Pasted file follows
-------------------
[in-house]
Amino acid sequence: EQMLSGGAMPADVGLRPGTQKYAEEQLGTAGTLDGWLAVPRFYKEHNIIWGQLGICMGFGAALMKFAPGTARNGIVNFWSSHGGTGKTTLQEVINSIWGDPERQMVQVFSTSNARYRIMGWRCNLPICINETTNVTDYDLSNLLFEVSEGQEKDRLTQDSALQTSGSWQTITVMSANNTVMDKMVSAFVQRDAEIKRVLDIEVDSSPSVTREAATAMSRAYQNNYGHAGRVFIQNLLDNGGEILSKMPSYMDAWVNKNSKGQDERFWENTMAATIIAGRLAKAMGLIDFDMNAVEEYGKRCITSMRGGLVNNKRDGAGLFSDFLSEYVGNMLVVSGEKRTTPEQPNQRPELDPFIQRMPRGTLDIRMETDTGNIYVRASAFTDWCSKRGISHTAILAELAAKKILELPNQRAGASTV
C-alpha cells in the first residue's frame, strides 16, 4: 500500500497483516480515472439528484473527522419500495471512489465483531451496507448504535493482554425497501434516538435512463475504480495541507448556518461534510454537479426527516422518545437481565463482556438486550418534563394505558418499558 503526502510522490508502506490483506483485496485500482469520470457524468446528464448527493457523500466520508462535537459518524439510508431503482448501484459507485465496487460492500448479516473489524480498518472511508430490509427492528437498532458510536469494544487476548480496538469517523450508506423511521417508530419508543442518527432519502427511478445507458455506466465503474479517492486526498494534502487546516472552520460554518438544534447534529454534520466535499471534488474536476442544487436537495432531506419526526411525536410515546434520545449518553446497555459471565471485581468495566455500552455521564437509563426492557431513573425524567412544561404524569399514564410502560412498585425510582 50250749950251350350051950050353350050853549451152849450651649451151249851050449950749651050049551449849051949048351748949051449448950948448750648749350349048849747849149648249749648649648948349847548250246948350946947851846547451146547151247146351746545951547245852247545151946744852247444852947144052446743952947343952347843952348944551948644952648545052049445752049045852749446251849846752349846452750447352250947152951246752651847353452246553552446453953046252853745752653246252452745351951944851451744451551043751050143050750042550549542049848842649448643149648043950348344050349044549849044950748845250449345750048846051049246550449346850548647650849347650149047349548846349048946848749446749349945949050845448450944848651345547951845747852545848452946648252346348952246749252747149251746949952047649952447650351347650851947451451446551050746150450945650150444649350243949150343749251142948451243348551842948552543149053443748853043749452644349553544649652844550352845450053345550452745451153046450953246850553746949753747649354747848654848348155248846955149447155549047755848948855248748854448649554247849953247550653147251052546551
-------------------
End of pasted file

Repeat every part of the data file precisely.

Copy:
[in-house]
Amino acid sequence: EQMLSGGAMPADVGLRPGTQKYAEEQLGTAGTLDGWLAVPRFYKEHNIIWGQLGICMGFGAALMKFAPGTARNGIVNFWSSHGGTGKTTLQEVINSIWGDPERQMVQVFSTSNARYRIMGWRCNLPICINETTNVTDYDLSNLLFEVSEGQEKDRLTQDSALQTSGSWQTITVMSANNTVMDKMVSAFVQRDAEIKRVLDIEVDSSPSVTREAATAMSRAYQNNYGHAGRVFIQNLLDNGGEILSKMPSYMDAWVNKNSKGQDERFWENTMAATIIAGRLAKAMGLIDFDMNAVEEYGKRCITSMRGGLVNNKRDGAGLFSDFLSEYVGNMLVVSGEKRTTPEQPNQRPELDPFIQRMPRGTLDIRMETDTGNIYVRASAFTDWCSKRGISHTAILAELAAKKILELPNQRAGASTV
C-alpha cells in the first residue's frame, strides 16, 4: 500500500497483516480515472439528484473527522419500495471512489465483531451496507448504535493482554425497501434516538435512463475504480495541507448556518461534510454537479426527516422518545437481565463482556438486550418534563394505558418499558 503526502510522490508502506490483506483485496485500482469520470457524468446528464448527493457523500466520508462535537459518524439510508431503482448501484459507485465496487460492500448479516473489524480498518472511508430490509427492528437498532458510536469494544487476548480496538469517523450508506423511521417508530419508543442518527432519502427511478445507458455506466465503474479517492486526498494534502487546516472552520460554518438544534447534529454534520466535499471534488474536476442544487436537495432531506419526526411525536410515546434520545449518553446497555459471565471485581468495566455500552455521564437509563426492557431513573425524567412544561404524569399514564410502560412498585425510582 50250749950251350350051950050353350050853549451152849450651649451151249851050449950749651050049551449849051949048351748949051449448950948448750648749350349048849747849149648249749648649648948349847548250246948350946947851846547451146547151247146351746545951547245852247545151946744852247444852947144052446743952947343952347843952348944551948644952648545052049445752049045852749446251849846752349846452750447352250947152951246752651847353452246553552446453953046252853745752653246252452745351951944851451744451551043751050143050750042550549542049848842649448643149648043950348344050349044549849044950748845250449345750048846051049246550449346850548647650849347650149047349548846349048946848749446749349945949050845448450944848651345547951845747852545848452946648252346348952246749252747149251746949952047649952447650351347650851947451451446551050746150450945650150444649350243949150343749251142948451243348551842948552543149053443748853043749452644349553544649652844550352845450053345550452745451153046450953246850553746949753747649354747848654848348155248846955149447155549047755848948855248748854448649554247849953247550653147251052546551